Within a few days after I was on everything, I noticed a major change, not physically, but mentally — a major reduction in OCD symptoms and general anxiety. I was first struck while I was driving to the food store. I had a feeling of competence and ease. I was not gripping the steering wheel. I was, in fact, steering with one hand. This is not something I do. Generally, I drive waiting for an accident, acutely aware of my killing potential. But now I felt…not indifferent to others’ wellbeing, by any means, but as capable as the other drivers on the road.

This was strange! And it took a little mental work for me to accept that perhaps I felt like a competent driver because I am one, not because I was suddenly drugged and delusional.

A few days later, I began to feel that I was perhaps a bit too mellow. In poking around a little, I learned that the recommended dose for magnesium for women is 200 mg (400 mg is the recommended dose for men). Also, I have low blood pressure, and I was concerned that too much magnesium would lower it even more. So I bumped my dose down. That felt more natural.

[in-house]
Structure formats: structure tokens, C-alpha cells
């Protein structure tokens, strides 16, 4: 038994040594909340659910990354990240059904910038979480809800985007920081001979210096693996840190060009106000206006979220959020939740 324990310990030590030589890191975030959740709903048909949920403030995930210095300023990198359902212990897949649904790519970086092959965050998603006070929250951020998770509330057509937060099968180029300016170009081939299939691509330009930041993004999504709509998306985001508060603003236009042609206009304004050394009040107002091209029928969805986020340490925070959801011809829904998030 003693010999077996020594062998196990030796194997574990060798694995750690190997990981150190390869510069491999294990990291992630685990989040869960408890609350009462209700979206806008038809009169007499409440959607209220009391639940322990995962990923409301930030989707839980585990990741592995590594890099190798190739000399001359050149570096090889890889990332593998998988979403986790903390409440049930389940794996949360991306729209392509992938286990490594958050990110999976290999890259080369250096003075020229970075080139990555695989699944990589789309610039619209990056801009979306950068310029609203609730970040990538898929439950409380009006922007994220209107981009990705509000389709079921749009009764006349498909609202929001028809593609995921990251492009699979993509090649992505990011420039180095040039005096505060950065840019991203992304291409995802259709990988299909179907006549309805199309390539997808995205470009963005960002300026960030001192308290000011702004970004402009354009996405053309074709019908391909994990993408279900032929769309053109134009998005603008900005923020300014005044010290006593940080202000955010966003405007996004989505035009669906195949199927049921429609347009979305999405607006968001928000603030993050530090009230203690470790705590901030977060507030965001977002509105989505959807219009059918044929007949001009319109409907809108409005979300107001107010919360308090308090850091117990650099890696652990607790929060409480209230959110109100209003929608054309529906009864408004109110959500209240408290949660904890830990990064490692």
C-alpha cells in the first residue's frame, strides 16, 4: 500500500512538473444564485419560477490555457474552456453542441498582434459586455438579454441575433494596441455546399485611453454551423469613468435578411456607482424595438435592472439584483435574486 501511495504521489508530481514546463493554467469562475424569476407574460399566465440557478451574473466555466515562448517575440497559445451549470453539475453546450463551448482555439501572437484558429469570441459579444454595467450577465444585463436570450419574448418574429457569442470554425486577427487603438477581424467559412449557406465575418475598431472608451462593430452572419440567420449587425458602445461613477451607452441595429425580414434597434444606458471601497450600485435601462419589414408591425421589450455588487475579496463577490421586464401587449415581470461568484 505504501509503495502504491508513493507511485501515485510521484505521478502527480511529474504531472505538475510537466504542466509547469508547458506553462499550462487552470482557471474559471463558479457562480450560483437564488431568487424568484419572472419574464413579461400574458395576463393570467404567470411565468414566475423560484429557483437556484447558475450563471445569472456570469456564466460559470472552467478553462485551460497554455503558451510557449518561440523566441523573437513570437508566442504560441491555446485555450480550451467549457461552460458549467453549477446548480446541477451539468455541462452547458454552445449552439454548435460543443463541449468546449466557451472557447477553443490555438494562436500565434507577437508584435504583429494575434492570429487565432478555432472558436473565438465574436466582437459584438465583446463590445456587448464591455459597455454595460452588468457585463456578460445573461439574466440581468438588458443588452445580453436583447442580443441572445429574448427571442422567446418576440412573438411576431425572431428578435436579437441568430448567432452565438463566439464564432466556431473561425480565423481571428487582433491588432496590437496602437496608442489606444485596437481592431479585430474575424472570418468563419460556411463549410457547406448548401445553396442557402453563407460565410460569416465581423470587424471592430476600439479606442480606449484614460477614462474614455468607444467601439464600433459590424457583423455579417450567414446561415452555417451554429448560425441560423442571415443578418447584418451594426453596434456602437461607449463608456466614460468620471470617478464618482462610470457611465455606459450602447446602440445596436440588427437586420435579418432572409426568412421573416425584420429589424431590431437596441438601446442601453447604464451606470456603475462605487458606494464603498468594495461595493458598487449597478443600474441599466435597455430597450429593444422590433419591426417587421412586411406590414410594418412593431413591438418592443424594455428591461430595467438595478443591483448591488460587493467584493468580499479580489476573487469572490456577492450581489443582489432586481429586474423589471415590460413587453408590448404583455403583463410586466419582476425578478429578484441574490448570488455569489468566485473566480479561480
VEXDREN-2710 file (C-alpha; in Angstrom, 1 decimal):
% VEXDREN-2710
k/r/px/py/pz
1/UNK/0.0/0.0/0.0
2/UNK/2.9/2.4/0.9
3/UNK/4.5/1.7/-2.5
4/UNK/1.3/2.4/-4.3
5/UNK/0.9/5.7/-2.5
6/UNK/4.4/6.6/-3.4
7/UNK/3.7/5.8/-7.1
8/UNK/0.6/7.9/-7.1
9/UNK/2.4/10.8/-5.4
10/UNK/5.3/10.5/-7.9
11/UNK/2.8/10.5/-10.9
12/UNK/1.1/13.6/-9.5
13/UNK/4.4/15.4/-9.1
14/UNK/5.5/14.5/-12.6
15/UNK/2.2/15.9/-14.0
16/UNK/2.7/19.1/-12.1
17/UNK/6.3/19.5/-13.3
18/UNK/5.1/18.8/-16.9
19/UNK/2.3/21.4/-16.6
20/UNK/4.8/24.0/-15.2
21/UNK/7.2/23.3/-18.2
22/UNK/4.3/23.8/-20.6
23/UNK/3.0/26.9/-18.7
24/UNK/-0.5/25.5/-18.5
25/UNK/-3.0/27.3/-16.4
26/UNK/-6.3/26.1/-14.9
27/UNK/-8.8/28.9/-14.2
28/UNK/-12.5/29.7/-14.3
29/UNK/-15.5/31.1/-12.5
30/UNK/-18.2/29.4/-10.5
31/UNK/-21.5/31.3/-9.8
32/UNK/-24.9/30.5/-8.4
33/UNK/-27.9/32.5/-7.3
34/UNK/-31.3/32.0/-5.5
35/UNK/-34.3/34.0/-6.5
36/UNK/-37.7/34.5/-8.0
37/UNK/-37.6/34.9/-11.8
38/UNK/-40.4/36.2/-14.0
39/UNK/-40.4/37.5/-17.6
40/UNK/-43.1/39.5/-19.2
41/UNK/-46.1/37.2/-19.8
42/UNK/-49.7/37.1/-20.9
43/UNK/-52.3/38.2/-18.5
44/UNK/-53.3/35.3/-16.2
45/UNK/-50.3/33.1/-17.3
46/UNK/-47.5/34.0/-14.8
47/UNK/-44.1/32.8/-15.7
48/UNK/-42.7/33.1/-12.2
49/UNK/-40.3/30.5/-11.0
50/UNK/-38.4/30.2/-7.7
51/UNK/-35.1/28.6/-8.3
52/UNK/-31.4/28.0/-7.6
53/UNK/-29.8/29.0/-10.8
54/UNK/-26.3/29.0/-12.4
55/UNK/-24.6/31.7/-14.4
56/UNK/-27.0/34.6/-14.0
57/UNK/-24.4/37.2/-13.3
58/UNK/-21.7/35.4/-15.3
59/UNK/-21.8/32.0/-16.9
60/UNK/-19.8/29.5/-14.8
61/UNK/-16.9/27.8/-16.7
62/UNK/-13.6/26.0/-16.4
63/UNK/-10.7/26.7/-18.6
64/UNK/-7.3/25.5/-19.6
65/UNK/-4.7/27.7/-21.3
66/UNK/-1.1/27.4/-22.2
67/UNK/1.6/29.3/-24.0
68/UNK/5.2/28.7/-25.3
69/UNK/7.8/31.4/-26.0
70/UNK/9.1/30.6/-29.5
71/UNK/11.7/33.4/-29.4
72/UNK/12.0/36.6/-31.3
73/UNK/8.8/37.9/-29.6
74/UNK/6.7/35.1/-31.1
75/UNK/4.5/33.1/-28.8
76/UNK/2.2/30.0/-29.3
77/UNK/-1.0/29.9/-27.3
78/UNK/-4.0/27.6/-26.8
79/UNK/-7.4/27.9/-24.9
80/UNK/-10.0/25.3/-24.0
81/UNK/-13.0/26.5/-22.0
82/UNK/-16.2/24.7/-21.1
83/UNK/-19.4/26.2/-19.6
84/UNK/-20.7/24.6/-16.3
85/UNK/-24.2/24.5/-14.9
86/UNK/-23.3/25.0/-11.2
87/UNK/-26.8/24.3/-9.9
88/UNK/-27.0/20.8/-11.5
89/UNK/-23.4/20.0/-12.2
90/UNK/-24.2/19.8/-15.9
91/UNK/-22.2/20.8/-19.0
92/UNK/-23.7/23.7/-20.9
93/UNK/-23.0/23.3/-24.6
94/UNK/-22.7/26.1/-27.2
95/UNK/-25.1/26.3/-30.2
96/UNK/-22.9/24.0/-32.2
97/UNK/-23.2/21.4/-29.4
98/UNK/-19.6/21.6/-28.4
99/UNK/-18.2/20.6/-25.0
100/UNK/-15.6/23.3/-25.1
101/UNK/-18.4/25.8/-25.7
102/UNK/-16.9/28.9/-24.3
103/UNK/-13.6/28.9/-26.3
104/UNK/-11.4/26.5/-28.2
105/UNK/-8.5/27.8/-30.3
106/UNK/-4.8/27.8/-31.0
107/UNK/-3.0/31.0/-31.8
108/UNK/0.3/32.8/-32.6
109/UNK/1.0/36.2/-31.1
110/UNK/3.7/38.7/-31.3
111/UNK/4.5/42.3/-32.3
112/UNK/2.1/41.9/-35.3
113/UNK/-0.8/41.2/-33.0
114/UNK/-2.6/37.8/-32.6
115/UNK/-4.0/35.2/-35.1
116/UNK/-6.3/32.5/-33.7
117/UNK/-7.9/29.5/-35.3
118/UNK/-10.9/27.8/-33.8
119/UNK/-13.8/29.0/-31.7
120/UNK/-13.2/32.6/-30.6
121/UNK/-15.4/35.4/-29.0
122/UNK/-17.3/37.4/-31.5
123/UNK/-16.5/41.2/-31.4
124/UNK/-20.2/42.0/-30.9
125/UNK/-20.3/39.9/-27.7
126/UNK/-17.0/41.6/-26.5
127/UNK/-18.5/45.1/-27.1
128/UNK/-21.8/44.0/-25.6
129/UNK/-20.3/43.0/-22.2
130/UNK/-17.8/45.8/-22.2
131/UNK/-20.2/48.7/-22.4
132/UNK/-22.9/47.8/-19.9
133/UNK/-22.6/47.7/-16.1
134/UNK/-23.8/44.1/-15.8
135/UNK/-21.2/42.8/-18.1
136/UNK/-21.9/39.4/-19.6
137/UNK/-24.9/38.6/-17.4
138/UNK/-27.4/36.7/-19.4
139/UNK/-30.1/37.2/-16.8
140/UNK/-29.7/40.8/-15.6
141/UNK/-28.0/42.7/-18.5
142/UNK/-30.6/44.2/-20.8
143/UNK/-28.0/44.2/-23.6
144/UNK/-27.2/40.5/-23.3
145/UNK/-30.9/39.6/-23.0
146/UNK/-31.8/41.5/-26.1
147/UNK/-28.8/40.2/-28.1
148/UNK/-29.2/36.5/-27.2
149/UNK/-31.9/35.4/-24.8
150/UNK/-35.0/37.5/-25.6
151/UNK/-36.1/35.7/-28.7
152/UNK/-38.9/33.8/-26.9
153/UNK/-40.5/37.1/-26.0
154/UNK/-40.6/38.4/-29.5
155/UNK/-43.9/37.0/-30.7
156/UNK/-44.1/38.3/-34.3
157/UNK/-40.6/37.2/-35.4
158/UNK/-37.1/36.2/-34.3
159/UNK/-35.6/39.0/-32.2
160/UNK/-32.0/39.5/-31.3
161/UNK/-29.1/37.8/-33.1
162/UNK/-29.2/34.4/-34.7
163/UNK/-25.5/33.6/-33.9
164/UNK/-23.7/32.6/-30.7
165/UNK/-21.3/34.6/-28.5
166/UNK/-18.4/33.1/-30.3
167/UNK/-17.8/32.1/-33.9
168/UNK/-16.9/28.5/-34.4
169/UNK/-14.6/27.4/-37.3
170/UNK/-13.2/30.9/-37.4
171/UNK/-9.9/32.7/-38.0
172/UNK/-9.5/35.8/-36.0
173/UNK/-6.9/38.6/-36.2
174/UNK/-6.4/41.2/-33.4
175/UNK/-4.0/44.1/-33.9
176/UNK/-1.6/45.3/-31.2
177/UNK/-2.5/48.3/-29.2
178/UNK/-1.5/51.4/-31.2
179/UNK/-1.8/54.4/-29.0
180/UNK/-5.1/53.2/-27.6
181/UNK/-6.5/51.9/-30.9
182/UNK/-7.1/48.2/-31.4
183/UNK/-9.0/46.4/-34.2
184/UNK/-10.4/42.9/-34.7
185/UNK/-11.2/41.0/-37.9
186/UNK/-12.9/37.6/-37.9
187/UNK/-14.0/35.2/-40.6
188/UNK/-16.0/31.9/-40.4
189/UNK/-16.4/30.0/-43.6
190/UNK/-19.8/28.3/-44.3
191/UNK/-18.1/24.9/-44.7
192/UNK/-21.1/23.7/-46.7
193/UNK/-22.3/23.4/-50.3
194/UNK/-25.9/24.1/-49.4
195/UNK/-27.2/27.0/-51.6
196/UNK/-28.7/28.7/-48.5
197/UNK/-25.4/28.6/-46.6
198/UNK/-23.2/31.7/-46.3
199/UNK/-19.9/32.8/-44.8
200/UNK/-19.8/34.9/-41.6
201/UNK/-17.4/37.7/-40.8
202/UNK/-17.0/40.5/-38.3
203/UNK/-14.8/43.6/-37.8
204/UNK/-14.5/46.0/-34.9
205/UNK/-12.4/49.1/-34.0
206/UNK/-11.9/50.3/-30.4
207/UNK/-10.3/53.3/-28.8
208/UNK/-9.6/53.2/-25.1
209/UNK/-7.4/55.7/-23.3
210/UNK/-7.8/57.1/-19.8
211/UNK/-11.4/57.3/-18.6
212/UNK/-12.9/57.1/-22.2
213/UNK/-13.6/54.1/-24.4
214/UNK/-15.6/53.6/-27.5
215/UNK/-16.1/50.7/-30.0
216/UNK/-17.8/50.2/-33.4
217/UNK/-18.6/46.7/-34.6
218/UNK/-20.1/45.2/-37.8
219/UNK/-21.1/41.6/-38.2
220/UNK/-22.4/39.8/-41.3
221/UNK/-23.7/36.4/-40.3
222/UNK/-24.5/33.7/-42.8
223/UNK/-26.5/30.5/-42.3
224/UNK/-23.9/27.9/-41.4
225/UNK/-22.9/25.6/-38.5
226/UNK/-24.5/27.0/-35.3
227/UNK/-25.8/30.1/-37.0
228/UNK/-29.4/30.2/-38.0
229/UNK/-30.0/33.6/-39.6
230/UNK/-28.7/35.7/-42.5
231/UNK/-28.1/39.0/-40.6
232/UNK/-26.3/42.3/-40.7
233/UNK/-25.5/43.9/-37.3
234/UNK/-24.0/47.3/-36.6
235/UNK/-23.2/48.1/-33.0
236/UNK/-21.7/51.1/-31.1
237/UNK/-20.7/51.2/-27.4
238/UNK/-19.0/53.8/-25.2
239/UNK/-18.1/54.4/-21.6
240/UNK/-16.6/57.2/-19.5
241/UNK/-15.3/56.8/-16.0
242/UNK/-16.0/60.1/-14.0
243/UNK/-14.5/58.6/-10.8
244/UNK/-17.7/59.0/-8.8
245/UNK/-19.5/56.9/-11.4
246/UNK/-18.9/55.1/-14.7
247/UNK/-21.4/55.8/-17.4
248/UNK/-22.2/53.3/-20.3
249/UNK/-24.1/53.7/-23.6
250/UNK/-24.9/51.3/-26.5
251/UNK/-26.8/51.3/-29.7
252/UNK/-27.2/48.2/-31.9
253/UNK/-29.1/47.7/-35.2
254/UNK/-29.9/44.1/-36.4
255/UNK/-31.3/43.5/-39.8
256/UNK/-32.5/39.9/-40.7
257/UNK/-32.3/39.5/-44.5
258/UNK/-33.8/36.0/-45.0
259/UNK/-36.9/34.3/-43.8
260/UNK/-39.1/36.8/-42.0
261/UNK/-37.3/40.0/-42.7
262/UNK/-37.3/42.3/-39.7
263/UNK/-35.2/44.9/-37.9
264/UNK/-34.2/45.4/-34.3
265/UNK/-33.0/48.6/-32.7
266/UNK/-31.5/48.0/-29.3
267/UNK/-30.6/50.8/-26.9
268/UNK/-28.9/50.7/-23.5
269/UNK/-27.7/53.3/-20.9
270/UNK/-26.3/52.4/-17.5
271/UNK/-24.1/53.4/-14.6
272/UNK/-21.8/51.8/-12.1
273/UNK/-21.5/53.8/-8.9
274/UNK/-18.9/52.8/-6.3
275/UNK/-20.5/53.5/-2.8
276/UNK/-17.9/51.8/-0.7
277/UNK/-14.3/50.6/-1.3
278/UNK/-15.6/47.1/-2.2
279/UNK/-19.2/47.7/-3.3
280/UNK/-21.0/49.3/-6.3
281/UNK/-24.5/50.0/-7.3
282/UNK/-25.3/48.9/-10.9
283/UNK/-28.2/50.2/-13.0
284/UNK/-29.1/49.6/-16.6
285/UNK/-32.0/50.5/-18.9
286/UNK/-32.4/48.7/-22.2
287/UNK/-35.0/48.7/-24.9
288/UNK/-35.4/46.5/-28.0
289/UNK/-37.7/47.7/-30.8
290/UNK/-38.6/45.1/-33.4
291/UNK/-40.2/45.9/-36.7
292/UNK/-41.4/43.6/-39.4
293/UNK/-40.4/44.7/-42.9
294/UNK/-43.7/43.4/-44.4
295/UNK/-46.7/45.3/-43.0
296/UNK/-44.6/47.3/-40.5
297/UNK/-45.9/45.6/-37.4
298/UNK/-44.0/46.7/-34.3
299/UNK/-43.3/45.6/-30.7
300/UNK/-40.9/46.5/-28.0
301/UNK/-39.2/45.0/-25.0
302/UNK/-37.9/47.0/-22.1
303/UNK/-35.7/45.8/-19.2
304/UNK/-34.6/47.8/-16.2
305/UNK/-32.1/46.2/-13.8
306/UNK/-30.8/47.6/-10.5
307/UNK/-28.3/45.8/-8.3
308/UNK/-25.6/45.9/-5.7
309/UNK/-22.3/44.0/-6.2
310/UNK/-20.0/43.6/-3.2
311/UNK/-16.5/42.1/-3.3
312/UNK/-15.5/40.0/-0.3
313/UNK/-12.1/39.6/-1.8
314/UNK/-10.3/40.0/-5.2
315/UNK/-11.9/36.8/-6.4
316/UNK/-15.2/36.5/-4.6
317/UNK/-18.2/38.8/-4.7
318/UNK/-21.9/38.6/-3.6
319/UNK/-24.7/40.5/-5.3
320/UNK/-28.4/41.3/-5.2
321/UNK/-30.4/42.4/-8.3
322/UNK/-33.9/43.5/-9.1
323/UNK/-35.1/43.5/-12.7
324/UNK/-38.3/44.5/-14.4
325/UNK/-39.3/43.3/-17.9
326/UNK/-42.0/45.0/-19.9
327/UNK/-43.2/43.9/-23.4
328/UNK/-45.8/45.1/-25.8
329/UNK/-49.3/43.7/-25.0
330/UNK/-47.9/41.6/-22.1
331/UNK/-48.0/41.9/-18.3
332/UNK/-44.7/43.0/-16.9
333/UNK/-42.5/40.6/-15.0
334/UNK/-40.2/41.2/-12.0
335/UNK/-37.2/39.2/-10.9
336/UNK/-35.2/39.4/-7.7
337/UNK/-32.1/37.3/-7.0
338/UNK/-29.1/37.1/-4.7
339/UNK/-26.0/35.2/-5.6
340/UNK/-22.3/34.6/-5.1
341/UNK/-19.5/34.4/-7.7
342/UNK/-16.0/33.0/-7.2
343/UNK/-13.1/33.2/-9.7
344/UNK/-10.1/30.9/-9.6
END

Then, the real test: I had an upset in my personal life, the sort of thing that generally sets me off in a spiral of obsessing, “phoning in” my obligations to my sons, driving my husband crazy, clenching my jaw, eating obsessively, and just generally getting sucked into a vortex of negativity and pulling my family and friends down with me. Only I didn’t. I was upset for a bit, processed the situation, and moved on. This was major, and completely unexpected.